Then, step-by-step instructions are given so that the user can efficiently complete the action. The instructions are conveniently supplemented with screenshots for easier understanding.
Next, let’s look at the plans and upgrades section of the guide.
This section is similarly structured to the user guides, with one significant addition.
The section begins with links to pages that detail pricing, premium benefits, and lists of features of upgraded plans.
This is done because the primary audience of this section are executives who need to be given valid reasons and a cost-benefit analysis before they can decide to upgrade their plan.
These resources are conveniently placed at the beginning of the section and then followed by instructions on how to activate the upgrade.
Finally, the guide also has resources for developers, such as Asana’s API and SDK.
Notice how the language of this section has shifted to reflect the higher-level technical knowledge of developers who will be using this section of Asana’s documentation.
In addition, Asana’s API guide doesn’t use step-by-step instructions or screenshots as much, but it does feature code snippets, diagrams, and resources such as a sandbox where developers can test out the code for themselves.
Asana’s documentation is very successful in providing a complete resource for its corporate customers.
That’s because it was written by technical writers who know precisely how to approach each audience that makes up their typical customer.
Such a deep understanding of target audiences is the hallmark of a good technical writer, which is another reason to include one in your team.
Reducing Support Costs
One of the biggest perceived obstacles to hiring a technical writer is the cost of an additional paycheck on the team. And to be frank, this is a valid concern.
Technical writers are highly trained experts who don’t come cheap.
However, many managers and executives don’t realize how much money a capable technical writer can save them.
We’ve already talked about how having a technical writer releases other team members from the duty of creating documentation, thereby raising the productivity of the whole team.
We’ve also mentioned that technical writers can make decision making easier for executives when it comes to upgrading their plans, which creates opportunities for upselling and cross-selling.
But the biggest return on investment actually comes from the customer service department.
The truth is that customer service is a very costly aspect of running a software company.
Customers who can’t work out how to take an action, or run into any sort of problem call your support agents and each support ticket costs money.
However, if your product is supported by ample documentation, such as tutorials, how-to articles, FAQ sections and troubleshooting guides, a large portion of those tickets won’t be created because the customers will solve a lot of their issues on their own.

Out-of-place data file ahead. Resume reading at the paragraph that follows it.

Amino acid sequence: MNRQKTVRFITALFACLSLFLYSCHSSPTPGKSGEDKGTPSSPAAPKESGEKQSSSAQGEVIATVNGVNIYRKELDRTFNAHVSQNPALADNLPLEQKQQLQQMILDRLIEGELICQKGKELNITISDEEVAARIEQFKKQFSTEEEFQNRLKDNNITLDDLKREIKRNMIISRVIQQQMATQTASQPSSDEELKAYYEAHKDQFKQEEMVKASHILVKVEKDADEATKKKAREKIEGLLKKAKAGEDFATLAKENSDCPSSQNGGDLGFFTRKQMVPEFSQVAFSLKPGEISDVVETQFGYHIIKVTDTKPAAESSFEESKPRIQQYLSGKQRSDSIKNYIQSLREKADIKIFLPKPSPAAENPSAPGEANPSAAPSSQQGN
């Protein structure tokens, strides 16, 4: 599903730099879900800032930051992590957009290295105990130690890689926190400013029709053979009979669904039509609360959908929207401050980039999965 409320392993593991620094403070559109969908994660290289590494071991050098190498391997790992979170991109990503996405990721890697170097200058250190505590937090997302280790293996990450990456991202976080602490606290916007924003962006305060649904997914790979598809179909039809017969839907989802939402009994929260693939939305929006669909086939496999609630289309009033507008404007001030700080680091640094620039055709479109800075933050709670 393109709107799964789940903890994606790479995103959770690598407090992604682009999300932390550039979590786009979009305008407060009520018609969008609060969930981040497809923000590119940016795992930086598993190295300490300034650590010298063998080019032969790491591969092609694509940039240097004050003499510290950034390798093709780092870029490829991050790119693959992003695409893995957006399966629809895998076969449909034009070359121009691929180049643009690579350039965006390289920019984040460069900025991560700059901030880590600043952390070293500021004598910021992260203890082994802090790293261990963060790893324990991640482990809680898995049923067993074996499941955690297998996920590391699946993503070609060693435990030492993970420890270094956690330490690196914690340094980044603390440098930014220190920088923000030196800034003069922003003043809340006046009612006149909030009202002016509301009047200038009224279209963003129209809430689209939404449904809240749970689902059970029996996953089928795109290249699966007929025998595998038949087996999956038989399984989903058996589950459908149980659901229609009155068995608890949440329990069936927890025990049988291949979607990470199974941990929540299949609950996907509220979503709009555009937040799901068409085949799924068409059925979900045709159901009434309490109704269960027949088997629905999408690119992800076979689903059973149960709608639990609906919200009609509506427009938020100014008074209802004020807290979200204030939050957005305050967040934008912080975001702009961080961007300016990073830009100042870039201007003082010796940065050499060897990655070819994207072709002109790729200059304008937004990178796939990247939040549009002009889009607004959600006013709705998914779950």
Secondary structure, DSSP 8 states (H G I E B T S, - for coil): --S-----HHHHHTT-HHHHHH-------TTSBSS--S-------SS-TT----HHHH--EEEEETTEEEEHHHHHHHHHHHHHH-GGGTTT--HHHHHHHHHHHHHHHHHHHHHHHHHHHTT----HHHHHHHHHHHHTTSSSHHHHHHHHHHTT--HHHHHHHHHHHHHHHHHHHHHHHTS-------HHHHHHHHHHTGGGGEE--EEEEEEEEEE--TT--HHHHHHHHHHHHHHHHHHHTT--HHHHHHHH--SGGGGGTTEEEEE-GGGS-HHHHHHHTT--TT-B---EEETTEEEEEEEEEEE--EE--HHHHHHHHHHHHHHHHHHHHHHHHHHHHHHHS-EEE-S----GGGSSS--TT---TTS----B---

Do you see the value in that?
Each time a customer experiences an issue and contacts customer support, a costly ticket is created.
Meanwhile, a single article from your online documentation can help an infinite amount of customers, all at once, and not cost you a dime after it’s created.
The potential savings here are enormous because the cost of contact can be as much as eighty times cheaper when customers are using your documentation instead of contacting support agents.
When you take this into consideration, it may actually be costing you money not to have a technical writer on your team.
Technical writers are your first line of defense when it comes to educating users and helping them overcome any issues they may be facing while using your software.
That way, a large burden is taken from your customer support team and support costs are kept low.
So far, we’ve been focusing on how documentation makes life easier for external users and proving that’s reason enough to add a technical writer to your team.
However, technical writers can also make a large impact on the functioning of your internal team.
If you think about it, that makes a lot of sense. Sure, your developers know everything there is to know about your product.
But what about, for instance, your marketing and sales teams? Do they have ready access to all the information they need to answer all of the customers’ questions?
Imagine a scenario where a potential customer calls your sales team to ask if your product can integrate with the tools they’re already using. If your sales rep doesn’t know the answer, what are they to do?
They would probably need to call the development team and ask, leaving the customer to wait and the lead to grow cold.
However, if they had access to comprehensive product documentation, they could look up the answer in the integrations list (like the one below) in mere seconds and satisfy the customer.
That’s just one example out of many.
Documentation can also help your customer support close tickets faster, or facilitate the onboarding of new employees who need to learn about the product.
All of this is possible if you have a technical writer to document everything your company does in a comprehensive knowledge base everyone can access to find answers to their questions.
If you’re using quality documentation software, like our own product, Archbee, your technical writer is even able to create a knowledge base that’s partially available to anyone online, with restricted information (such as information about ongoing projects or internal work procedures) that can only be accessed with the right credentials.
Long story short, with the addition of a technical writer on your team, almost every other employee can expect to be more productive because they’re going to have access to everything they need to know about the product, current projects, and company procedures.
In this way, technical writers can be said to support your entire team, in addition to supporting your great products.
So there you have it. There practically isn’t a stakeholder in your product that cannot benefit from a good technical writer on your team.
From the client-facing side, your customers stand to gain a quality guide that will help them start achieving their goals using your product, which will make it likely that they’ll stay with you for a long time.
From the perspective of your team, your developers will be able to focus on the software they’re building because someone else is taking care of the documentation.
And your marketing, sales, and customer support teams will have the access they need to information invaluable to their work.
In conclusion, there really is no reason not to hire a technical writer, so consider adding one to your team and start seeing the results very soon after.